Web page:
The rest of the hurricane season may be more active

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For this year, the Atlantic and Caribbean tropical storm and hurricane season has been relatively quiet. To date, there have been only 4 named storms. Of those 4 systems, only one became a hurricane, which was Barry. On July 13, Barry made landfall on Intracoastal City, La. as a Category 1 storm. Barry weakened to a tropical storm after moving inland, but did cause extensive damage to Lafayette, Lake Charles and Baton Rouge, La.

The Atlantic and Caribbean tropical storm and hurricane season began on June 1 and the most active period is typically from mid-August through mid-October with the climatological peak of activity around Sept. 10. The normal number of named storms for an entire season that ends on Nov. 30 is about 12 based on a 30-year average.

With a weak El Nino, the warmer-than-normal sea-surface temperature phenomenon, most forecasters were leaning toward a year with near-normal named storms. However, as ocean waters are cooling along the Equatorial regions, it’s quite possible that tropical conditions in the Atlantic and Caribbean may become more active between now through October.

Earlier this year, the National Oceanic and Atmospheric Administration (NOAA) predicted 9 to 15 named storms with 4 to 8 of them to become hurricanes. Recently, NOAA updated its prediction to 10-17 named storms with 5-9 of them becoming hurricane strength. They also foresee that 2-4 of the hurricanes expected to form will become major, at least a Category 3, before the season ends later this year.

One reason for the lower number of storms in the tropics was the strong wind shear, thanks in part to a weak El Nino, that inhibited the development of these systems. The air was also much drier and there were periods of dust from the Sahara Desert in Africa that moved over the tropical regions in the Atlantic Ocean that reduced thunderstorm development. However, atmospheric conditions are changing, and ocean temperatures have cooled a bit that may increase tropical activity.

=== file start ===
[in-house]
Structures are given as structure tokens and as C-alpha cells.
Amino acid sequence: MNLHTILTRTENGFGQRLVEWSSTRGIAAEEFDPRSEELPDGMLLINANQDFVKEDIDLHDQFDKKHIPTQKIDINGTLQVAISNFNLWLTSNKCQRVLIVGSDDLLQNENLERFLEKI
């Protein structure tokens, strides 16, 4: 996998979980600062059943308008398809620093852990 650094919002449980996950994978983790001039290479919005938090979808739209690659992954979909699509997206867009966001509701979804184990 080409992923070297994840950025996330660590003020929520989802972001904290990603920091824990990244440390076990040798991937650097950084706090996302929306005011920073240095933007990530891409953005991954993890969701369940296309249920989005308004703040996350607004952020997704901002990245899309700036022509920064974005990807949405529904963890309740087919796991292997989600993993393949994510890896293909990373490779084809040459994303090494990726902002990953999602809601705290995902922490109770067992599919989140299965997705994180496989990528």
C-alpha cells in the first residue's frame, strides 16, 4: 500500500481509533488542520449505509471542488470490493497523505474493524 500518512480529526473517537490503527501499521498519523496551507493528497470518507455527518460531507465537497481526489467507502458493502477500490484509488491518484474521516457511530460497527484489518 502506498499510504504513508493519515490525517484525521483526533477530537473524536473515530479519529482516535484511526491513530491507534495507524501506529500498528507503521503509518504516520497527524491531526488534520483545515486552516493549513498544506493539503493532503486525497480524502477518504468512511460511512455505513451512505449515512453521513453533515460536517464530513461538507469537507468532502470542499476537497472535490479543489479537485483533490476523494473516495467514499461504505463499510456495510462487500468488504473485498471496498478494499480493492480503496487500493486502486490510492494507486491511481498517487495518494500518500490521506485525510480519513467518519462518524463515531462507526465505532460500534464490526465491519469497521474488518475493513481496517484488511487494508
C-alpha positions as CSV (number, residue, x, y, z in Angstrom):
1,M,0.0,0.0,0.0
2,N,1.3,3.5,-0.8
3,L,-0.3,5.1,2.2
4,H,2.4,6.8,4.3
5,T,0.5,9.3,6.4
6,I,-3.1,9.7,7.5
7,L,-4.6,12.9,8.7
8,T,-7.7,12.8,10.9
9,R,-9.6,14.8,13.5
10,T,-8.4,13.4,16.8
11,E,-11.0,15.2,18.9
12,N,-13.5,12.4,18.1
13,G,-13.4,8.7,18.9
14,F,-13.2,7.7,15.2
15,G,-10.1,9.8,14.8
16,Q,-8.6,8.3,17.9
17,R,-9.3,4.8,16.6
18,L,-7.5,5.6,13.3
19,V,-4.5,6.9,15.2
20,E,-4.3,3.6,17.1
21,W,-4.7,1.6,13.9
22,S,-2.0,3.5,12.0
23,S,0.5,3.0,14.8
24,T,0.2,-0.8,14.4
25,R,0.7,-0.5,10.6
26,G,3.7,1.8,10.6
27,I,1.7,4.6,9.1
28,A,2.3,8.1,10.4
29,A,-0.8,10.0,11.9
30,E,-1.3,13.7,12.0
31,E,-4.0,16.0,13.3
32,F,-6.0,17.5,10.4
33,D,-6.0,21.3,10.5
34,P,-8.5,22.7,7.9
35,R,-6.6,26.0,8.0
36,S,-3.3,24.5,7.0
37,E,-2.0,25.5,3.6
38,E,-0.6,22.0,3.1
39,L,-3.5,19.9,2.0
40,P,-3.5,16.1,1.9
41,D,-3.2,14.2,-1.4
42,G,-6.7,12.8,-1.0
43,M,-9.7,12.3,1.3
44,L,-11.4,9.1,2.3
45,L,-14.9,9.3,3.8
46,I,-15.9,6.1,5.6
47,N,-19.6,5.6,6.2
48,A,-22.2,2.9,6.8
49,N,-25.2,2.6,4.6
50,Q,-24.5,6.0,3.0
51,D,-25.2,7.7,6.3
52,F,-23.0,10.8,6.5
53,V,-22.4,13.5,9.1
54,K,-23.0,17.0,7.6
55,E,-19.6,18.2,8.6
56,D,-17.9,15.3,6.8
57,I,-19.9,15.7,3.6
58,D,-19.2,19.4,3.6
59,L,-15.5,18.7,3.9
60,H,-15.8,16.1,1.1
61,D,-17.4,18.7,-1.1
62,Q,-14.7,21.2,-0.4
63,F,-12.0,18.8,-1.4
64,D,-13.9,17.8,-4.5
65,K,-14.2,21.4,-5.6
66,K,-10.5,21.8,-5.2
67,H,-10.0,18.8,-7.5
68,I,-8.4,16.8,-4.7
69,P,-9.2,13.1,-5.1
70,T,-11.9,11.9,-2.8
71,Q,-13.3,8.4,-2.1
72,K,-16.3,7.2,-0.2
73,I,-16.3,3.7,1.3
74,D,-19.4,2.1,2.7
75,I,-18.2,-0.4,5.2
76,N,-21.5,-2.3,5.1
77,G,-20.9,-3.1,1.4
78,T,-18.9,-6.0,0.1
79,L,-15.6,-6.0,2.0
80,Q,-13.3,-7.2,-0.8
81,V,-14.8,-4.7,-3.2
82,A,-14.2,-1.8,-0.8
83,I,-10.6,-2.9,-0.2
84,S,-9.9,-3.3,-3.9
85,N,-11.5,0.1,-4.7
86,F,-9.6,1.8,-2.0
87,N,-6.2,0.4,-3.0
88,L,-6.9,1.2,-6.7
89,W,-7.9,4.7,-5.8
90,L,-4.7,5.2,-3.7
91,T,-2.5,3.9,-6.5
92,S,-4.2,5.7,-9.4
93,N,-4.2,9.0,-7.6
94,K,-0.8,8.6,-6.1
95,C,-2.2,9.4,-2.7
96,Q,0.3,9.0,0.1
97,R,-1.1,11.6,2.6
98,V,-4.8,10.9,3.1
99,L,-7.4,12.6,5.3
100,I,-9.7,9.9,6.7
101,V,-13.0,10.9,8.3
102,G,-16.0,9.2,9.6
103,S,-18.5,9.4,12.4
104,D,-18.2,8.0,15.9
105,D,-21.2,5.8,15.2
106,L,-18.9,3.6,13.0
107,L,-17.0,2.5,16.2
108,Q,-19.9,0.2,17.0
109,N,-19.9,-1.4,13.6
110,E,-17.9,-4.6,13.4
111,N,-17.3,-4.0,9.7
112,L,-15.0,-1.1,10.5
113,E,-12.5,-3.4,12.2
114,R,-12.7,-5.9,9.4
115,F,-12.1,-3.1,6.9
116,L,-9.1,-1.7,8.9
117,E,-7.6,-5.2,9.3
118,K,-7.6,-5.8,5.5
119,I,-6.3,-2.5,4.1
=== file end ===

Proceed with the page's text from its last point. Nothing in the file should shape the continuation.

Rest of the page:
Last year, the 2018 season, was the third consecutive year with above-average named storms. There were 15 named storms and 8 of them were hurricanes. Two major storms, Florence and Michael, made landfall in the U.S. In 2018, there was over $50 billion in damage to the U.S., especially along the southeastern coastline, due to tropical storms and hurricanes.

Since records began, there have been only six seasons, including 2017, that had more than one Category 5 hurricane. In 2005, the record year with a record 28 named storms and 15 hurricanes, there were a record-tying five Category 4 hurricanes and a record Category 5 storms that formed. However, Katrina weakened to a Category 3 when it made landfall in Louisiana.

On Oct. 10, 2018, Hurricane Michael made landfall as a Category 5 hurricane with sustained winds at 160 miles per hour. It was the strongest storm of the season and third-strongest hurricane to make landfall in the U.S. in terms of its central pressure. Michael caused more than $25 billion in property damage and in Central America, damage estimates were over $100 billion.

To be classified as a Category 5 hurricane, “sustained” winds must be at least 156 miles per hour. Since 1851, there have been 34 hurricanes that reached Category 5 status. Amazingly enough, only four of these hurricanes made landfall in the U.S. as a Category 5, including Michael.

The 2017 Atlantic hurricane season was also a very destructive year. There were 17 named storms and 6 major hurricanes. It was the fifth-most active season since records began in 1851. Last year also had the highest number of hurricanes since 2005.

That year, 2017, was also the costliest tropical cyclone season on record with a price tag of $282.22 billion. That figure accounted for about 25 percent of all the combined natural disasters in the United States from 1980 until 2017. And, this didn’t include the major wildfires in the West, plus all the floods and droughts across the rest of the country.

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In terms of our local weather, daytime temperatures have been relatively pleasant. Readings toward the middle to the end of the week are expected to climb into the upper 80s and low 90s.

Last week’s storm pushed our rainfall total to .88 inches at Cliff’s station in northwestern Coeur d’Alene. The normal for August is 1.23 inches. High pressure is expected to keep conditions dry through the rest of the month, so this will be the third month in a row with below-normal precipitation. However, we did receive more moisture this summer when compared to the ones of 2018 and 2017.

As we move into September, temperatures should cool down with the possibility of some showers during the first week of the month. September’s rainfall is expected to be closer to normal, but we should turn wetter later in the fall with above-normal moisture totals forecast for the winter of 2019-20. And, as usual, time will tell.

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Contact Randy Mann at randy@longrangeweather.com

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